International students cope with cultural differences
Published: Tuesday, March 5, 2013
Updated: Tuesday, March 5, 2013 13:03
International students can face challenges when they come to the United States for school, but this doesn’t mean they don’t enjoy their experience.
Alex Tekere and Lindy Sabau, natives of Harare, Zimbabwe, know exactly what it’s like to be somewhere entirely different for a university education.
Tekere, a freshman majoring in biological engineering, arrived in the U.S. this semester and was welcomed by Logan’s freezing cold and snow.
“On the website there are spring pictures and they said it’s spring semester, but you come and it’s cold,” he said. “I came dressed in summer clothing.”
Tekere applied to USU through the College Board, a website for college planning and preparation. He and his parents chose USU for its safety and academic performance.
Sabau, a freshman studying journalism and public relations, said she and her parents chose Logan for its safety.
“It’s Logan,” she said. “Nothing happens in Logan. It’s very closed and sheltered and safe.”
Sabau had been to America before, but never to Cache Valley. She said adjusting was difficult.
“To be honest, it took me a while to get used to it,” she said. “I didn’t expect that some of the people here would be so religious. It’s almost like a lifestyle. That shocked me.”
Despite cultural differences, specifically in the interaction of young people, Tekere and Sabau found many similarities between their culture and the culture of the United States.
“America is the leader of the free world and most of the people follow them,” Tekere said. “For example, in Africa, all of our popular culture is influenced by America.”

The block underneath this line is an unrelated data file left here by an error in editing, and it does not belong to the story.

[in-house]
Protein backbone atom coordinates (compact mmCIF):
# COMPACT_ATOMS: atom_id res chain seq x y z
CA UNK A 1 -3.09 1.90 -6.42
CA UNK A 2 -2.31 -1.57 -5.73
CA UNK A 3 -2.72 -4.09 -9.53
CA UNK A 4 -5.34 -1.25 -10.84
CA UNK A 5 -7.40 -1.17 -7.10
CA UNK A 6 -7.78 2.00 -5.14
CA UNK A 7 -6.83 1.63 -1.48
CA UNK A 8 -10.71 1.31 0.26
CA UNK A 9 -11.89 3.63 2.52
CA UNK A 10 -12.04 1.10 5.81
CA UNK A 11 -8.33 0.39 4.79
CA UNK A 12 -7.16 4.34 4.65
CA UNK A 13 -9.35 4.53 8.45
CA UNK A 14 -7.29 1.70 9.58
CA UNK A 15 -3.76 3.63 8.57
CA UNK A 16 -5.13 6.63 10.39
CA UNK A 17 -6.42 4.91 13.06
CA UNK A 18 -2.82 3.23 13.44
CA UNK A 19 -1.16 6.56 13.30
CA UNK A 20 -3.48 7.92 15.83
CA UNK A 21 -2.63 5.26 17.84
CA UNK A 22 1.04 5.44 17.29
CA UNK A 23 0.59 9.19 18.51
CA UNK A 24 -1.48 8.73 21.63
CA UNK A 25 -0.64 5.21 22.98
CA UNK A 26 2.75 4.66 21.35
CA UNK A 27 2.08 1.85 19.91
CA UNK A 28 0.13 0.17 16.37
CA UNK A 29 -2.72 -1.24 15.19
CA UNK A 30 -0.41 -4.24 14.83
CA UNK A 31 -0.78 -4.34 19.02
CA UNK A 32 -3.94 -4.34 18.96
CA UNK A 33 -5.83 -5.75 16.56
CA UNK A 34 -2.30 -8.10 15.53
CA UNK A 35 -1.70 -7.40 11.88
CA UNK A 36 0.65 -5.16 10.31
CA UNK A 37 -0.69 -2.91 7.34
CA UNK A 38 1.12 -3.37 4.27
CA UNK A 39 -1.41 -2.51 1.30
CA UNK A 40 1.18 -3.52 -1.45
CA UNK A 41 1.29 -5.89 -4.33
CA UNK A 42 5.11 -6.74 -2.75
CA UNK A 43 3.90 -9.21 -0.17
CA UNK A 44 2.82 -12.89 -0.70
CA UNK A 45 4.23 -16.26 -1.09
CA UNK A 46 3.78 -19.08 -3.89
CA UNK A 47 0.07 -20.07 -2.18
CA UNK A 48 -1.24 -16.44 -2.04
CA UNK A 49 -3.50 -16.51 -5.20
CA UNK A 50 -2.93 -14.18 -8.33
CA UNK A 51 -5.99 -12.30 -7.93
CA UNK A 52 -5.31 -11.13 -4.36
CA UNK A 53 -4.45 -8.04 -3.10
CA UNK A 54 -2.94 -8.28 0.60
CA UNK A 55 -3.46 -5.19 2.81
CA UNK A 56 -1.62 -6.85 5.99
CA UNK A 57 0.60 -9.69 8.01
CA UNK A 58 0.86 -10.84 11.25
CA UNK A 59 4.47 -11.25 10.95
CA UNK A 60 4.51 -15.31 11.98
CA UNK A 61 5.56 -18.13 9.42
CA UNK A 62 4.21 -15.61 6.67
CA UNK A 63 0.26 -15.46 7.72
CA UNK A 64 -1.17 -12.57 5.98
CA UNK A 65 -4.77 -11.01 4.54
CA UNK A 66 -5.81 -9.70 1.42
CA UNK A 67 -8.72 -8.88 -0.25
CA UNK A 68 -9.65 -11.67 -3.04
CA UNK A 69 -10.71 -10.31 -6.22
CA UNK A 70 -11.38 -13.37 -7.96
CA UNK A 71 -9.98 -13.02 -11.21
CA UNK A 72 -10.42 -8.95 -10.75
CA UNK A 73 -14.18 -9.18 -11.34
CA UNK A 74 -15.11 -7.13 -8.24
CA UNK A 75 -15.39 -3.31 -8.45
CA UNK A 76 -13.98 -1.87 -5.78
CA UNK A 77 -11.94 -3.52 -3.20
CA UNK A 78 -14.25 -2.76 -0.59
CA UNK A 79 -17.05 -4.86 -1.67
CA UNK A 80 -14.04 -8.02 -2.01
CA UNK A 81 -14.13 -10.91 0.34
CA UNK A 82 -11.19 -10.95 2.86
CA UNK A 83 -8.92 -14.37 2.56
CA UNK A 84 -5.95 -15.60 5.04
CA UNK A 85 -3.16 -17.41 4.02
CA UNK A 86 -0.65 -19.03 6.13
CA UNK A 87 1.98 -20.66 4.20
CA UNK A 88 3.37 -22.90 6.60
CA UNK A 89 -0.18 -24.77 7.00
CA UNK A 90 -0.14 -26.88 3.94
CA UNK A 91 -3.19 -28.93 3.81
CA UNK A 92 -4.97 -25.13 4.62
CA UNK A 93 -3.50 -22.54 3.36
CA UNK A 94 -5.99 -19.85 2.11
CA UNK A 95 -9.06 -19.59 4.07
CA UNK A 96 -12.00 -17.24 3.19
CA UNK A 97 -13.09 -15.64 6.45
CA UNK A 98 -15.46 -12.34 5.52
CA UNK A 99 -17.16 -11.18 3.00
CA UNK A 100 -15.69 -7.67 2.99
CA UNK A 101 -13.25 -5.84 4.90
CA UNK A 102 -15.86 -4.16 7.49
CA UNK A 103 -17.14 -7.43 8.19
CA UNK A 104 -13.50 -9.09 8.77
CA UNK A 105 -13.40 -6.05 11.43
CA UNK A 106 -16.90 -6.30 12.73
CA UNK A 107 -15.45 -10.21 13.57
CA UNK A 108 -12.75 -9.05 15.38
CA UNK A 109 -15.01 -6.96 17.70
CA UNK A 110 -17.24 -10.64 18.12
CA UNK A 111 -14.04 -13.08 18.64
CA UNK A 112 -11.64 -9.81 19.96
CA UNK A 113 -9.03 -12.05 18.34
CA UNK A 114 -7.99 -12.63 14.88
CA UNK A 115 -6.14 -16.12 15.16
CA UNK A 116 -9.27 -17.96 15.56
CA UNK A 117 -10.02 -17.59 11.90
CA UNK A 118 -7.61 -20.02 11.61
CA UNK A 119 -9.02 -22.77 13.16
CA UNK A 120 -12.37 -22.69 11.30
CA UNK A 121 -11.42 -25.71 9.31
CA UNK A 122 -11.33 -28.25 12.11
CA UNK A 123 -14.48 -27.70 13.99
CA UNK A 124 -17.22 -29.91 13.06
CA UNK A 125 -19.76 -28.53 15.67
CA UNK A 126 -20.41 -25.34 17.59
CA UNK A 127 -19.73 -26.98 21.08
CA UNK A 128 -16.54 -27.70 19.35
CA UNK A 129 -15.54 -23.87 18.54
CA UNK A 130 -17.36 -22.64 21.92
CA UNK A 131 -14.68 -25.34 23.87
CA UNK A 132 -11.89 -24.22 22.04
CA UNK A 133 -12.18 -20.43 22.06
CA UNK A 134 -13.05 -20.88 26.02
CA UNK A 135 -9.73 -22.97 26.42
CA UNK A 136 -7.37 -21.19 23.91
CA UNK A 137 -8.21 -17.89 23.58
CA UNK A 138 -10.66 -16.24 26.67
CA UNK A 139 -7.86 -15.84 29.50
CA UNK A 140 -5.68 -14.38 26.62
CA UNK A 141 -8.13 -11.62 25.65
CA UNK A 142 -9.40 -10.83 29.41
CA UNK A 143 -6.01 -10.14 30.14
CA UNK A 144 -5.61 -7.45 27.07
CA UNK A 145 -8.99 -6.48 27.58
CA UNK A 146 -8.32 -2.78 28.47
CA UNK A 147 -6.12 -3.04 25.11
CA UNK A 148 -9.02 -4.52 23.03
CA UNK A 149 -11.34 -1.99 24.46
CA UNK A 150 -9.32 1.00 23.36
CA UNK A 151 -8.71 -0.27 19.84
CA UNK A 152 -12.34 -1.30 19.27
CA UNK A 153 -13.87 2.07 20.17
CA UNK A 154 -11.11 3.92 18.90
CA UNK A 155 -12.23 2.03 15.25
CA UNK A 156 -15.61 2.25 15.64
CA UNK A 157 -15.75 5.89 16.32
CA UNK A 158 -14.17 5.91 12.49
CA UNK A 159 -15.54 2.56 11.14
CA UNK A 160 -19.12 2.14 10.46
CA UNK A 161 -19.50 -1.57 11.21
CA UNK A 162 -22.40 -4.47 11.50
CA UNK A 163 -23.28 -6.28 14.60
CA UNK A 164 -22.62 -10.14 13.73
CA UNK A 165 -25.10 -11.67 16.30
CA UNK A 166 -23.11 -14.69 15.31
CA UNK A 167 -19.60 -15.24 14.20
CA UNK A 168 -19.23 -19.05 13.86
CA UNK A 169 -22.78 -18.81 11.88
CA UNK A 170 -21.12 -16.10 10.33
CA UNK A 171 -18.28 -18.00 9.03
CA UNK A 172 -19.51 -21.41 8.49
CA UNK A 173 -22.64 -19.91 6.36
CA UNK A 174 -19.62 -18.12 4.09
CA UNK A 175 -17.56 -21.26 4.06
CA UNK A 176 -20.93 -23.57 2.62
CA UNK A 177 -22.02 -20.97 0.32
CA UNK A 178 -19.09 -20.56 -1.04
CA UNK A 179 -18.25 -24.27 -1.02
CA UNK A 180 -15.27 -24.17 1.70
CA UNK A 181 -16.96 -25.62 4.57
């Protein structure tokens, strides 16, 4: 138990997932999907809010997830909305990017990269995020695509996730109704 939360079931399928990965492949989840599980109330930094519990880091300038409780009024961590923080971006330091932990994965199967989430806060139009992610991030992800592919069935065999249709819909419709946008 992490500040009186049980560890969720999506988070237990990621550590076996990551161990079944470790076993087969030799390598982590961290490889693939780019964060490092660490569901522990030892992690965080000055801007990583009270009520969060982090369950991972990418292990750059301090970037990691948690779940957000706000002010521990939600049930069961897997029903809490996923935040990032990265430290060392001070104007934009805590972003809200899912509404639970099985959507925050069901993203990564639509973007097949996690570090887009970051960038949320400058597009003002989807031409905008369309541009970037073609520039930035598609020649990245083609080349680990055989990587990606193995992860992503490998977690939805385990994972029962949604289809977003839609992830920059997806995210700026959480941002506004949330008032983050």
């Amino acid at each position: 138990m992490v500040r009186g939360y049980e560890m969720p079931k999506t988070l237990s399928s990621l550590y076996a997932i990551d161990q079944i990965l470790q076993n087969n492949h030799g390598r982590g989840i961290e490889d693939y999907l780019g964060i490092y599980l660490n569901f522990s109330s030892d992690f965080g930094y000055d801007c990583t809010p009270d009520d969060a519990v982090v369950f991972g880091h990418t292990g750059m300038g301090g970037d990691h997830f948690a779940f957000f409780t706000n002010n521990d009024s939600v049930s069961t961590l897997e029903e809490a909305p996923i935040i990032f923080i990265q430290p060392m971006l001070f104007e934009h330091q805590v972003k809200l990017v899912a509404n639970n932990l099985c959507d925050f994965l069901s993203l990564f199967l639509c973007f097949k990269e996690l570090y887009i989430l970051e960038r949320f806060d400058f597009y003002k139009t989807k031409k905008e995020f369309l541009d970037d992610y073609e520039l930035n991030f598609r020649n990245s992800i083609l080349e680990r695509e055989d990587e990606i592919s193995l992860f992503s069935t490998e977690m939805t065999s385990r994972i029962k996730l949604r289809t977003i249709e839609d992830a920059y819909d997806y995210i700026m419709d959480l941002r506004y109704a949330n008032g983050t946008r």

“My roommates were amazed that I was on my iPhone texting friends or on Facebook,” Sabau said. “They said, ‘You listen to Beyonce?’ Of course I do. The youth culture is the same around the world.”
Sabau and Tekere said they experience stereotypes as international students.
“Some people almost expect me to live in a hut or something,” Sabau said. “When people say things like that you have to just laugh about it, and then you can educate them.”
“People always assume that if you’re African, you can’t speak any English,” Tekere said. “Whenever I speak, someone always mistakes me for a British person because of my accent.”
Despite the challenges, Sabau said she is adjusting well to student life at USU. She said she enjoys sporting events, especially football games, which was her first exposure to the sport.
“Last semester was difficult,” she said. “It was very cold and I was a little homesick, but I went out, made more friends and decided not to go home.”
Tekere said he also had a tough start.
“I arrived this semester two weeks after orientation so classes had already started,” he said. “I had no idea what was going on or where buildings are on the map — kind of like having to ask people where Old Main is and you’re standing two feet away from it.”
USU has programs and administration specifically for students who come from foreign countries or cultures. Mario Vasquez, multicultural program coordinator, works closely with international students.
“One of the biggest challenges they have to overcome are stereotypes, and as bad as this sounds, the ignorance,” he said. “I think it’s great that they’re here so they can educate us a little bit about their cultures. By seeing those differences we can also see the similarities that we have with each other and we can realize that we’re not as different as we thought.”
Vasquez works primarily with students of diverse cultures born in the U.S. and is the advisor to the African Student Association. This involvement gives him a unique perspective on the lives of diverse students on campus.
“I think that people often see our multicultural students and might be afraid to approach them,” he said. “I wish that more USU students would be open to getting to know them more. All it takes is a smile and for someone to say, ‘Hi.’”
Despite the differences, Tekere and Sabau said they are grateful for the help and support they’ve received.
“The school is very friendly to international students,” Tekere said. “They want us to feel at home as much as possible.”
Sabau encouraged students to overcome stereotypes and get to know others.
“Make friends with students from other cultures,” she said. “It helps so much to overcome stereotypes and ignorance. You have to be open to getting to know students and their cultures.”
Though their families are far away, Sabau and Tekere said they feel at home at USU.